Visit to the Wicklow and Blackstairs Mountains in Ireland
23rd – 24th May 2022
CUPHAT team members from AU, DAT and UCD visited the Wicklow Mountain area on the 23rd May 2022, visiting cultural and heritage sites in Ireland. We were also met by Wicklow County Tourism on the first day. Site visits included: Thomas Moore Memorial Park, Vale of Avoca – Meeting of the Waters (Natural and Cultural Heritage); East Avoca Mines (Mining Heritage); Glenmalure Valley (Mining heritage, Geology, Natural and Cultural Heritage); Glenmalure Lodge (local business); Baltinglass town (Centre of a huge complex of 5 hillforts; Cultural heritage) and Baltinglass Abbey (Cultural heritage and Archaeology); Brooklodge and Macreddin Village (Local business and tourism destination).
On the second day on the 24th May 22 CUPHAT team members from AU, DAT and UCD also visited cultural and heritage sites in the Blackstairs Mountain area. The team toured the Macreddin village facilities and discussed tourism challenges; Rathgall Hillfort (Archaeology, Natural Heritage); Mount Leinster, via nine Stones (Natural Heritage and Geology); and Monksgrange (Archaeology, Natural and Cultural Heritage).
9th May 2022
CUPHAT team members enjoyed meeting up with other Interreg project teams at Aberystwyth University and tea and cake were enjoyed by the DAT team members to celebrate #Europe Day.
27th April 2022
The CUPHAT launch was a great success taking place at the National Library of Wales, Aberystwyth on the 27th April 2022. This was held as both an in person event and an online presentation, streamed live from Aberystwyth. The event was well attended with partners from both sides of the Irish sea taking part, as well as stakeholders from the four upland areas attending to discuss the potential for the project and enjoying the buzz of face to face meetings once more.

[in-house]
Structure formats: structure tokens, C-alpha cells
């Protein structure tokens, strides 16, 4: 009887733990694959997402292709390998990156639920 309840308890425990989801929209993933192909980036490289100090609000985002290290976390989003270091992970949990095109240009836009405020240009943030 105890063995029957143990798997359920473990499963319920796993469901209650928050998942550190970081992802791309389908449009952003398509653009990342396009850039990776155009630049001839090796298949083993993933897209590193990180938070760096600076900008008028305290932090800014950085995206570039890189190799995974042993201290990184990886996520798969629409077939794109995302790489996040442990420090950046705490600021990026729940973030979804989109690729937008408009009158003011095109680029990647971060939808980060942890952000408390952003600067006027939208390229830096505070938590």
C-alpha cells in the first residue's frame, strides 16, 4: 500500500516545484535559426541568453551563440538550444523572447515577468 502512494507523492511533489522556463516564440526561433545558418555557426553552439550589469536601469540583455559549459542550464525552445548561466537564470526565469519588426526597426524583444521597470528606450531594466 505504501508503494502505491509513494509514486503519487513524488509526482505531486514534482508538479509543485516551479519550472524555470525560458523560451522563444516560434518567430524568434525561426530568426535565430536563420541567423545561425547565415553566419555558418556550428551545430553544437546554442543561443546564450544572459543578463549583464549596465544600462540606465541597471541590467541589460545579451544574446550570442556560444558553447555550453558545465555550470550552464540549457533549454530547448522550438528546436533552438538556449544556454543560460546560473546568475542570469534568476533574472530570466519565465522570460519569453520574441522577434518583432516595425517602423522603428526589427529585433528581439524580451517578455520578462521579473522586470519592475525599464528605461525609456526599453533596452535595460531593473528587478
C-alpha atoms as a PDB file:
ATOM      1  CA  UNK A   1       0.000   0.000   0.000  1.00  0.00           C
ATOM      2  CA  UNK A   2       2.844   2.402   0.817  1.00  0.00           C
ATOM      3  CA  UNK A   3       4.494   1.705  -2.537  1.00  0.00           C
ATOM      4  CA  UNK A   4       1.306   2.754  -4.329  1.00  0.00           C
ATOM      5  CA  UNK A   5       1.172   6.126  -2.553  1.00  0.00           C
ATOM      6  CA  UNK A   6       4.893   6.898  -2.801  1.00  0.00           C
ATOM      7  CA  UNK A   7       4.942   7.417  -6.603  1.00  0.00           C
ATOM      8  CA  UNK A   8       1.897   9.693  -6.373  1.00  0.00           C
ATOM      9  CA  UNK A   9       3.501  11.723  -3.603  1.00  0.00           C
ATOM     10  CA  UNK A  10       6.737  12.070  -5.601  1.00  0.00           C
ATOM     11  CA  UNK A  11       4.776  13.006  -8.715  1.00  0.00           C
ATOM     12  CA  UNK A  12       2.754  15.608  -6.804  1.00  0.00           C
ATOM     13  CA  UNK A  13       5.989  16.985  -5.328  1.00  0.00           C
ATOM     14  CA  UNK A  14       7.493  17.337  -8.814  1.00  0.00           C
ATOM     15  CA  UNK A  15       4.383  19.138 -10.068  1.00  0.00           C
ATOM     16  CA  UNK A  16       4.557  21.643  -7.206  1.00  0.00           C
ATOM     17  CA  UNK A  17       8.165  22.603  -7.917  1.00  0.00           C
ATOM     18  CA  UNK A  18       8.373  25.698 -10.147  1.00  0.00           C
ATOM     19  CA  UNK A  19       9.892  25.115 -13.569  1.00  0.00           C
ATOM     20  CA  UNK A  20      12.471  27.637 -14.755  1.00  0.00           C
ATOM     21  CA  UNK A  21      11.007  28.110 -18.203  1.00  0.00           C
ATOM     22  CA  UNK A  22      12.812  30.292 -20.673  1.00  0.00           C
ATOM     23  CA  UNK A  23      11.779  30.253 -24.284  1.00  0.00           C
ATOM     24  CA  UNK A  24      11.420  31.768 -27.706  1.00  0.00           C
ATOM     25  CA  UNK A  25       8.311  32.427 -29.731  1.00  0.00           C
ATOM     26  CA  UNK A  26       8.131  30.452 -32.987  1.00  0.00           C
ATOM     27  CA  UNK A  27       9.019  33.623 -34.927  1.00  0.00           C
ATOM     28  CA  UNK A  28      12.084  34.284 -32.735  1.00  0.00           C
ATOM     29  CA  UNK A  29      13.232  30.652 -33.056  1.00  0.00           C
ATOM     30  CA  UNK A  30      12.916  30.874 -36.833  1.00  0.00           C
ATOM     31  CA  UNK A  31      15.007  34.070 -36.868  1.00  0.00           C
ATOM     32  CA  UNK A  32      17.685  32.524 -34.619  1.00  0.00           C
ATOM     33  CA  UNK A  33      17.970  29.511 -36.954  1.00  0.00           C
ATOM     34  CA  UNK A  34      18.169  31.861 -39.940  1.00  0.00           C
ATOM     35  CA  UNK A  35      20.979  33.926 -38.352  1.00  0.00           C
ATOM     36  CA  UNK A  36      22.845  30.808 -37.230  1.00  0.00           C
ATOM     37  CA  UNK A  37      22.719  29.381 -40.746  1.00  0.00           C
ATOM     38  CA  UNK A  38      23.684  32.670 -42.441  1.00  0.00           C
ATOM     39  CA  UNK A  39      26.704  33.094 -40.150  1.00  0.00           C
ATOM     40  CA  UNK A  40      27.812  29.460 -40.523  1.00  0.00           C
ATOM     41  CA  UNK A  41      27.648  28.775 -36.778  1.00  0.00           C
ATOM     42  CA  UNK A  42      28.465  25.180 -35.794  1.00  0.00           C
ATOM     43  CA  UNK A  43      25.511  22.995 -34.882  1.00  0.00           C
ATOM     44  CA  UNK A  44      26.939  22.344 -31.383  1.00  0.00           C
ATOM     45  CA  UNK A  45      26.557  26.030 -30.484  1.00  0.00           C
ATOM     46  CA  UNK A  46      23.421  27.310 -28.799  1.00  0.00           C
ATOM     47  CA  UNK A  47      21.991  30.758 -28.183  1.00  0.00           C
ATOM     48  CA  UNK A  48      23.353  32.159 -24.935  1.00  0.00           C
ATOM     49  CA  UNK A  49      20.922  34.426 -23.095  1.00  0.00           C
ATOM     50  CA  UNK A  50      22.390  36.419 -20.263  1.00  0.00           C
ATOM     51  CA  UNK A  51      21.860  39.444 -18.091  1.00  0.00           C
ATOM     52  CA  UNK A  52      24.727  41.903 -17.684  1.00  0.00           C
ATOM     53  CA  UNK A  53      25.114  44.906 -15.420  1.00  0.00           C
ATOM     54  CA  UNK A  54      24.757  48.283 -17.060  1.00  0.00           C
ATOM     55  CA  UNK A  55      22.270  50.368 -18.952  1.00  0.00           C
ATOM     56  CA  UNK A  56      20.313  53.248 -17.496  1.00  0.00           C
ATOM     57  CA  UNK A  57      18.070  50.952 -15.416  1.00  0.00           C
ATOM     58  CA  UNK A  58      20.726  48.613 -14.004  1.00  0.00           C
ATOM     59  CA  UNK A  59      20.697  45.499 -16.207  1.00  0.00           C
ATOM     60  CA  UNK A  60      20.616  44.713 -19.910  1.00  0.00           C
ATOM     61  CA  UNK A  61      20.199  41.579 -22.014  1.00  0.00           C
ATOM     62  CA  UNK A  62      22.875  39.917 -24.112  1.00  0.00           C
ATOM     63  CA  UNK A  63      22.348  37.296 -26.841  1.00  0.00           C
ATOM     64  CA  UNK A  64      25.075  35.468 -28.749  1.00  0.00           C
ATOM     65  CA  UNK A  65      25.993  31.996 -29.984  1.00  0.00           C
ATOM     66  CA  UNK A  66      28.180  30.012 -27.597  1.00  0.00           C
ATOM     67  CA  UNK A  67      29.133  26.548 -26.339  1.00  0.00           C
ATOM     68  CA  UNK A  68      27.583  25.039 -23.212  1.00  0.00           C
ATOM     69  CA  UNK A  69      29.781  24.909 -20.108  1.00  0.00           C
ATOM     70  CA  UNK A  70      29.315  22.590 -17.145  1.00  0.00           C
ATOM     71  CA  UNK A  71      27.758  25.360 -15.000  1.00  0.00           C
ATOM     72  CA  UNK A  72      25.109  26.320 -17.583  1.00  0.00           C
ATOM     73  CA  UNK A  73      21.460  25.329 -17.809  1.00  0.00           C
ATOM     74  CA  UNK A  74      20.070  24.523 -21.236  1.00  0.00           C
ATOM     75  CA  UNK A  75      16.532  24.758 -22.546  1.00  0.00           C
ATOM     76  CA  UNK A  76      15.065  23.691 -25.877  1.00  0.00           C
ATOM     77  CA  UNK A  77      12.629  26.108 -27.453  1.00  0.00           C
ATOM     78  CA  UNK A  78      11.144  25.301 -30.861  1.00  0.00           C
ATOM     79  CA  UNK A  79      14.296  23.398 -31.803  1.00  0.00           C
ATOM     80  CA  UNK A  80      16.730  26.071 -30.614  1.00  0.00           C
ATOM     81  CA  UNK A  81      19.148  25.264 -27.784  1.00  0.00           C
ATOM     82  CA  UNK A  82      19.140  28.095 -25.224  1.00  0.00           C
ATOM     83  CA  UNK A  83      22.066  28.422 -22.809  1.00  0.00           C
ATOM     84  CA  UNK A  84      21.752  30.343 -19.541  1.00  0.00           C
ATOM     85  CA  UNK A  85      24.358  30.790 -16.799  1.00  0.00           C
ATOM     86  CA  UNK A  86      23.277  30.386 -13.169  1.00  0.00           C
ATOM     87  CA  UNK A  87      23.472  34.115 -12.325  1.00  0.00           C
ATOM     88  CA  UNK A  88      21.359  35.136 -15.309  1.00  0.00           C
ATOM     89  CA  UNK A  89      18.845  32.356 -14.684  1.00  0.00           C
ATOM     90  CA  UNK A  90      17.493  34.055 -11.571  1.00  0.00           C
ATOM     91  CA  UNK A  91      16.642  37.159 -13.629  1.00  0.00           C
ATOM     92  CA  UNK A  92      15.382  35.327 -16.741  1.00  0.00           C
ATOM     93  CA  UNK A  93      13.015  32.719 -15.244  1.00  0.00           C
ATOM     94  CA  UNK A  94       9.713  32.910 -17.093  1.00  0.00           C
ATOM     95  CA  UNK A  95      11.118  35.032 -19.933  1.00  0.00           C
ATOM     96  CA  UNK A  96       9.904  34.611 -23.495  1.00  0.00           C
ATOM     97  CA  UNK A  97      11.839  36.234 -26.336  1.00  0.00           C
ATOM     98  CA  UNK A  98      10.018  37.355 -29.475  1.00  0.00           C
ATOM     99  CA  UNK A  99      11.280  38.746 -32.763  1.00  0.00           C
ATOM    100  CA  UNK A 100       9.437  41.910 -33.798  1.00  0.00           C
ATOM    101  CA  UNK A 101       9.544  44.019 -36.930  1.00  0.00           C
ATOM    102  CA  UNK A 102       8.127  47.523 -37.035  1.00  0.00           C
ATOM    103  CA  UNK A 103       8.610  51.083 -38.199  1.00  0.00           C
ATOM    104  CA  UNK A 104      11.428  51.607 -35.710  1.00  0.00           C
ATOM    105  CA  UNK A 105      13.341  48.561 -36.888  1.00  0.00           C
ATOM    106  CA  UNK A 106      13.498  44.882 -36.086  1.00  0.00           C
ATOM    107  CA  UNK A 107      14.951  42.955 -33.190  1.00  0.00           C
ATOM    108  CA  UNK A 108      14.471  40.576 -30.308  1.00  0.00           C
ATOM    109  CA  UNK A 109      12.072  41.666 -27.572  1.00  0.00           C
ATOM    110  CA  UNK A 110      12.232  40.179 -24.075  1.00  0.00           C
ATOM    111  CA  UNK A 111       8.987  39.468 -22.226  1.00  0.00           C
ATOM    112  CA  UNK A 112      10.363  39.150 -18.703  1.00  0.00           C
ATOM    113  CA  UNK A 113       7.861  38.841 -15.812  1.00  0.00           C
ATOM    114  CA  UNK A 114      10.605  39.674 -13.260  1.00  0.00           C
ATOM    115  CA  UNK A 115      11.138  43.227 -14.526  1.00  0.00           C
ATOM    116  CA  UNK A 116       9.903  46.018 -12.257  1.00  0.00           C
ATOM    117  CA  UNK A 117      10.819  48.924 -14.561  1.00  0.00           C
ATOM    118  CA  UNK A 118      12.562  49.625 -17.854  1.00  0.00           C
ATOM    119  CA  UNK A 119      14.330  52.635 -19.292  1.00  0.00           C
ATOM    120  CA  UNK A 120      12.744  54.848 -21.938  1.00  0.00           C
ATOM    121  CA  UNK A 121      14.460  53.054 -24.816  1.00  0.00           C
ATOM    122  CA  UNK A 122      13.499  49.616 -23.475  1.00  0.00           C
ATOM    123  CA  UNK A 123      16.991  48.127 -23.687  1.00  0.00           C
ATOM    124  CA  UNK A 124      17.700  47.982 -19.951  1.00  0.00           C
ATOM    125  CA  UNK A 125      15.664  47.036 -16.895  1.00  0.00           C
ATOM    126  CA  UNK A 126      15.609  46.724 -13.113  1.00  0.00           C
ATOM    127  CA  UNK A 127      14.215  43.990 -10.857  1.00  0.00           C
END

Face to face visit to the Preseli’s and Cambrian Mountains
8th-9th April 2022
The CUPHAT project team from Aberystwyth University, University College Dublin and Dyfed Archaeological Trust met for the first time face to face for site visits to a number of cultural and natural heritage sites in the two Welsh upland areas – the Preseli’s and the Cambrian Mountains. Local community engagement stakeholders from Planed and The Cambrian Mountains Initiative also joined us for a very enjoyable visit. We look forward to visiting the Wicklow and Blackstairs upland areas in Ireland in the near future.
A CUPHAT site visit was organised to the Preseli’s, Wales on the 8th April 22. The CUPHAT team visited the following potential heritage and tourism sites in the Preseli’s: Pentre Ifan (Archaeology); Foel Drygarn Hillfort (Archaeology, Geology and Picturesque); Tafarn Sinc, Rosebush (local history, community run cafe and discussions with Planed); Rosebush Slate quarry (Geology); Waun Mawn standing stones (Geology and Archaeology). The team were also joined by Planed the community engagement stakeholder group involved in the project for the visit to the Preseli’s.